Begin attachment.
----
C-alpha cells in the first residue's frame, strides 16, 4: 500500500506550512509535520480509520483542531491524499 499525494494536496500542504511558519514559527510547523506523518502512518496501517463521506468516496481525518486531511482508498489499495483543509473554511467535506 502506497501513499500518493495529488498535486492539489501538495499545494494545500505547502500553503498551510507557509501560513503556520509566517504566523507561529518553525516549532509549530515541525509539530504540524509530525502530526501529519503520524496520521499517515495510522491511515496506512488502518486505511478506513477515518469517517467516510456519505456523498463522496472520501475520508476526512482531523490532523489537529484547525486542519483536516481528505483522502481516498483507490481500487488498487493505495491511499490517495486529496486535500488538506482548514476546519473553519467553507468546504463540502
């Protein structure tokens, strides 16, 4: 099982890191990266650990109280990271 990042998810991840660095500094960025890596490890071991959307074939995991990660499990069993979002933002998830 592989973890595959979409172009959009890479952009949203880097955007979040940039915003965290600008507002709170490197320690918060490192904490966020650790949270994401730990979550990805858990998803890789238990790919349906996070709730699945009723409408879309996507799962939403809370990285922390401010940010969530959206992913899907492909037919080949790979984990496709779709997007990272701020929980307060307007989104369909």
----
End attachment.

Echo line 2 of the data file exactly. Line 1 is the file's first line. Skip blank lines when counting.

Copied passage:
């Protein structure tokens, strides 16, 4: 099982890191990266650990109280990271 990042998810991840660095500094960025890596490890071991959307074939995991990660499990069993979002933002998830 592989973890595959979409172009959009890479952009949203880097955007979040940039915003965290600008507002709170490197320690918060490192904490966020650790949270994401730990979550990805858990998803890789238990790919349906996070709730699945009723409408879309996507799962939403809370990285922390401010940010969530959206992913899907492909037919080949790979984990496709779709997007990272701020929980307060307007989104369909």